Friday, September 2, 2011

KeFactors Friday: Workplace Incivility - So what? What can I do about it?

Stop the behavior. If you know you’re doing something that offends others—even in a small way—correct it. ASAP. If you suspect you might be doing something wrong but aren’t sure, ask! At the very least, you’ll learn what’s negotiable and what the tolerances may be.

Revitalize the basics.
Say “please.” If you take the last cup of coffee from the pot, make some more. Help someone if they appear overloaded. And I urge you to praise rather than punish, and to be very explicit in your thank-you’s, because humans have a tendency to repeat the behaviors that win praise. Don’t just toss off a “thanks” but maybe say, “You’re always so punctual and organized with your reports, I really appreciate that about you.”

Beware the rude non-verbals.
One can hear and sense non-verbals even over the phone. I’ve witnessed angry individuals flounce indignantly out of a meeting, then try to backpedal by claiming, “But I wasn’t mad” — except everyone could tell they were….

Commit to being a better listener.
Our narcissistic society has forgotten the transformative power of being heard. Listen fully. Acquire the skills and awareness to work on building trust.

Put a premium on courtesy as a mark of professionalism.
As viral as incivility can be, civility is also contagious if your group insists upon it as a community value worth upholding and protecting. It should start with leaders who can model courteous behaviors—but you know what? You don’t need a degree in rocket science to be a courteous person. Start without your leaders, especially if they’re part of the incivility problem at your workplace.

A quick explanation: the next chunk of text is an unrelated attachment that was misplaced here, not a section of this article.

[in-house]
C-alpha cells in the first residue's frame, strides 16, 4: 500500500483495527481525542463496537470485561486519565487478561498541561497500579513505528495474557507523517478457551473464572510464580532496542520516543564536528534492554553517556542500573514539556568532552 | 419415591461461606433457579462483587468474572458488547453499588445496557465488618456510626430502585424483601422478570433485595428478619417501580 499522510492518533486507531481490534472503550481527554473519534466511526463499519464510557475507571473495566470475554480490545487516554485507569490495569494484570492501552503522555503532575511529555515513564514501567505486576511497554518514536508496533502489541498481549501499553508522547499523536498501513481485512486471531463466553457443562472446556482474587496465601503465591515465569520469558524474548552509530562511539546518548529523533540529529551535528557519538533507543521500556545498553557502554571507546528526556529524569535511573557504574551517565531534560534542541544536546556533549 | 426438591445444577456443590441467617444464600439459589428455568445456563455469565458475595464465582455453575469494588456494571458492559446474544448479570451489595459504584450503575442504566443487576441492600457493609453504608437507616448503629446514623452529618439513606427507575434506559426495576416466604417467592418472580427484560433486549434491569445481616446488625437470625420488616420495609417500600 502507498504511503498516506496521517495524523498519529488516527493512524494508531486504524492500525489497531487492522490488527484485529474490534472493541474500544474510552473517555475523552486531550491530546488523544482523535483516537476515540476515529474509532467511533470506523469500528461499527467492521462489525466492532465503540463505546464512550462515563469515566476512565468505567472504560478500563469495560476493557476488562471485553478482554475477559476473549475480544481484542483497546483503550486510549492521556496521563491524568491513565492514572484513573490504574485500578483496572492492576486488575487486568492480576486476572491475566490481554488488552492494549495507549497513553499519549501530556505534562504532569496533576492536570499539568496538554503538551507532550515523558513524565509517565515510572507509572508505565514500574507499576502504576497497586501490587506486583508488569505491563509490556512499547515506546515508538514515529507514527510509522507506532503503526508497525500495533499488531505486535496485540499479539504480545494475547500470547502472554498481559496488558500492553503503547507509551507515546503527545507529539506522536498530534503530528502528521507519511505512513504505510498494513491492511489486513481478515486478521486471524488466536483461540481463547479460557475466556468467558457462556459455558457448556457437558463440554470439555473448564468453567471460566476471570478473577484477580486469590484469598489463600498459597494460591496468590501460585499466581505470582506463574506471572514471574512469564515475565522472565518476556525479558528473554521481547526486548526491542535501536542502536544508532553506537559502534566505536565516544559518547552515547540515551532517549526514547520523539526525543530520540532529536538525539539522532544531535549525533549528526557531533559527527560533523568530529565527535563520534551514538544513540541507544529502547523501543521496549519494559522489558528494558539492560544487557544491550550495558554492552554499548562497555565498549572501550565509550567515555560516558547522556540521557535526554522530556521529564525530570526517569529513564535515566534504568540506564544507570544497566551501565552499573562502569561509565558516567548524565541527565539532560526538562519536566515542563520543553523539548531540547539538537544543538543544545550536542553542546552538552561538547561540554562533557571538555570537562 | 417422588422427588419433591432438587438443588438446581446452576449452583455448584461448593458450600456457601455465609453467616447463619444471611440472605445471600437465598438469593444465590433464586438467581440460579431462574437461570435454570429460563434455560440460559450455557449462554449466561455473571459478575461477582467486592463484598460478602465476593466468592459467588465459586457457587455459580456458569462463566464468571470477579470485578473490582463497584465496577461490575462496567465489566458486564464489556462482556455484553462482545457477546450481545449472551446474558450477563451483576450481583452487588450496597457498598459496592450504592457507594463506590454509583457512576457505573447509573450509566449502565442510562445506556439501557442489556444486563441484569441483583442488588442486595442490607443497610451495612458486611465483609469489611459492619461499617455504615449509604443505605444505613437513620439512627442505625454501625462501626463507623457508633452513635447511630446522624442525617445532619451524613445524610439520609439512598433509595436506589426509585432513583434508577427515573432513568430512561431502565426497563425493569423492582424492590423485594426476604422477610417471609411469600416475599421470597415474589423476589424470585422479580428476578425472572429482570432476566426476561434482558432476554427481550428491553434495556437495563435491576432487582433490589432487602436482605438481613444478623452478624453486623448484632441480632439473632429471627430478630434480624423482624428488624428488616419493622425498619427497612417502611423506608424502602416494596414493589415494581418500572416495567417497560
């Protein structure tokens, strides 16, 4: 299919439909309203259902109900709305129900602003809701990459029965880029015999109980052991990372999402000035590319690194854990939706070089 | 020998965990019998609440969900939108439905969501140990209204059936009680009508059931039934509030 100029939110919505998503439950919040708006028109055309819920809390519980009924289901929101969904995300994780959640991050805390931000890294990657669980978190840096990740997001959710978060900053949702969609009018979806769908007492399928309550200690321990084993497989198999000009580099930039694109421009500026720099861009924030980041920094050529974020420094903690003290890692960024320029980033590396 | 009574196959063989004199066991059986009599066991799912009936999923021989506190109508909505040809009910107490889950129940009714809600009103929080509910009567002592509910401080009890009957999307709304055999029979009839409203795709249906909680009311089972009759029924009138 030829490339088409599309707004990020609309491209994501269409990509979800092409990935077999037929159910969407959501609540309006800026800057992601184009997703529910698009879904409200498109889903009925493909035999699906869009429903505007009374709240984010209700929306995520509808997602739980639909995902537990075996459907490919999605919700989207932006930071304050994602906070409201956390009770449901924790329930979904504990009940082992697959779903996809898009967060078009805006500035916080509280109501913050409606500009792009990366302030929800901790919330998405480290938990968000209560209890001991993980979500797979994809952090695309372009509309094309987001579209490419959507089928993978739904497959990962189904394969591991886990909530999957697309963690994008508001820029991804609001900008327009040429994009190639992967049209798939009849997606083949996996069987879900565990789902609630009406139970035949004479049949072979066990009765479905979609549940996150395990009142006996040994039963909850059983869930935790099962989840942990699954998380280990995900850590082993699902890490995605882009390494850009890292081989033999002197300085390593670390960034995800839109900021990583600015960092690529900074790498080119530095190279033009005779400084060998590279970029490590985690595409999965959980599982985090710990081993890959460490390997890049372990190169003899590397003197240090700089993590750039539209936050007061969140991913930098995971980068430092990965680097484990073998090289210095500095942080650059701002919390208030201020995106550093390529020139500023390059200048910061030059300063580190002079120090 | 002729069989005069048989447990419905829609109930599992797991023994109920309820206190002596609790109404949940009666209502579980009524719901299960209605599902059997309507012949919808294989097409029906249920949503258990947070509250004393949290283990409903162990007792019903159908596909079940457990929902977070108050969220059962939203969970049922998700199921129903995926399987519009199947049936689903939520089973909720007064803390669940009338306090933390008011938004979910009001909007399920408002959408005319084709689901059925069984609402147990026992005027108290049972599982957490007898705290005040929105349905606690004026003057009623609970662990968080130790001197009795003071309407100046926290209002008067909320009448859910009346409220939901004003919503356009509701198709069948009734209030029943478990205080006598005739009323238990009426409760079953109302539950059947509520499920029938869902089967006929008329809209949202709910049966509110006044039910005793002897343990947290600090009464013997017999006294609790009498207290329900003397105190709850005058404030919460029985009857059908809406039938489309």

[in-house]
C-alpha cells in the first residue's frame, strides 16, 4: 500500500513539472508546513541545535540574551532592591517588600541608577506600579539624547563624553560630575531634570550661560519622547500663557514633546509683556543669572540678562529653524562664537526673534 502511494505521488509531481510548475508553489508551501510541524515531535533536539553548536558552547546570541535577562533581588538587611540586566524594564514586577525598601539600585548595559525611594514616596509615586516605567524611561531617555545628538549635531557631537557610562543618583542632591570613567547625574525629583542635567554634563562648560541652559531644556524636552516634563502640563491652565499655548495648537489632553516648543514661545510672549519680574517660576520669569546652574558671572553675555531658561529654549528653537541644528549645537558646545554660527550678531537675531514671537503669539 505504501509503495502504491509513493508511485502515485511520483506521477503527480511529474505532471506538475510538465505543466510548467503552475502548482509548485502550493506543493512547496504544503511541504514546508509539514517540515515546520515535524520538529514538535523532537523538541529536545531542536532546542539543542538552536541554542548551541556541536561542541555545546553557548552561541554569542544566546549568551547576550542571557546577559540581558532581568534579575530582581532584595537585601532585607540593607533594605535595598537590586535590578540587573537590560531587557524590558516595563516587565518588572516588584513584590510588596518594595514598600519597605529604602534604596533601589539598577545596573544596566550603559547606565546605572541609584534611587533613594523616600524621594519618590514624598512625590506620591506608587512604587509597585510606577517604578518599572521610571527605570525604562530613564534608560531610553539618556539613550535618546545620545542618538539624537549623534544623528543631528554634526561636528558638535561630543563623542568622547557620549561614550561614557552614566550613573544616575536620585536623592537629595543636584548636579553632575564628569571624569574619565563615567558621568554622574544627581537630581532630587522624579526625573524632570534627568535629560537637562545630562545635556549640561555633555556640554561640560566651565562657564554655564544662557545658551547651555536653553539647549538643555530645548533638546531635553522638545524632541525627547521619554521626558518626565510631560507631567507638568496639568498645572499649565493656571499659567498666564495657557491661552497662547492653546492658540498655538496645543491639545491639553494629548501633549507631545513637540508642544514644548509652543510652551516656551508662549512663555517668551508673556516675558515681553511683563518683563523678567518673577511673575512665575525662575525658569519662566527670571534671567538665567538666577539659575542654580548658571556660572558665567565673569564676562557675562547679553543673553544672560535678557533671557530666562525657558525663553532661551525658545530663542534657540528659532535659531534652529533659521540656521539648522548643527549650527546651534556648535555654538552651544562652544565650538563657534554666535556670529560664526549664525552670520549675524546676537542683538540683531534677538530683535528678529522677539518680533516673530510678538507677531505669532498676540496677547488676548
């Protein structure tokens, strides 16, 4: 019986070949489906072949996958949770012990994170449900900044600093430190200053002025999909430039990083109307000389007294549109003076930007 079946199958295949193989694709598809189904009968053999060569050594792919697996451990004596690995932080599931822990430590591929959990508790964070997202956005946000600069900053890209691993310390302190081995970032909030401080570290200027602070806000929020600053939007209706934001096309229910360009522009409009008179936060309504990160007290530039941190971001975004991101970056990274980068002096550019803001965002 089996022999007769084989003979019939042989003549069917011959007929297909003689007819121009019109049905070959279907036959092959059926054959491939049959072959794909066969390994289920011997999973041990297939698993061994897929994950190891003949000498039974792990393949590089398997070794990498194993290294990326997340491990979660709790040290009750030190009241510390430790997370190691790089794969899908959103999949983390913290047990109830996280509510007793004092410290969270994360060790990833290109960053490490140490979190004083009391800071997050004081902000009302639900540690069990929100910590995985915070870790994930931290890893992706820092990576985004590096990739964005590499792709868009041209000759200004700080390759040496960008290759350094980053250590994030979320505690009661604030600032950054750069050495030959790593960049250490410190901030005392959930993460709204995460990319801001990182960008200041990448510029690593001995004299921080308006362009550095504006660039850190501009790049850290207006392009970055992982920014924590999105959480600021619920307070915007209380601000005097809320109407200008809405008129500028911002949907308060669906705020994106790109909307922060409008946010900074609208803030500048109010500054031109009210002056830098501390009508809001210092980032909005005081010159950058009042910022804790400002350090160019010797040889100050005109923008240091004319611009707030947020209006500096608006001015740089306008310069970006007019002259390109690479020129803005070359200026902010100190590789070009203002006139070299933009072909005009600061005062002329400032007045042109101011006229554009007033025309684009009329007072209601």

Honor your “toxin handlers.”
Toxin handlers are people who recognize the emotional pain in other people and in a situation. They know that if such pain strips others of their hope or self- confidence, those affected will lose their focus and enthusiasm and become disconnected from their workplace. As a result, these handlers step into the situation and deflect the pain or prevent or release its effects so that their people can get back to work. These people are both the
heroes and casualties of your workplace, and can exist anywhere in your organization. The often invisible work of toxin handlers is vital to the health and success of the organization.

Recognize the physical toll of incivility
and take steps to mitigate it. Get enough sleep, exercise, or even professional help if necessary. But don’t learn to live with this festering virus.

No comments: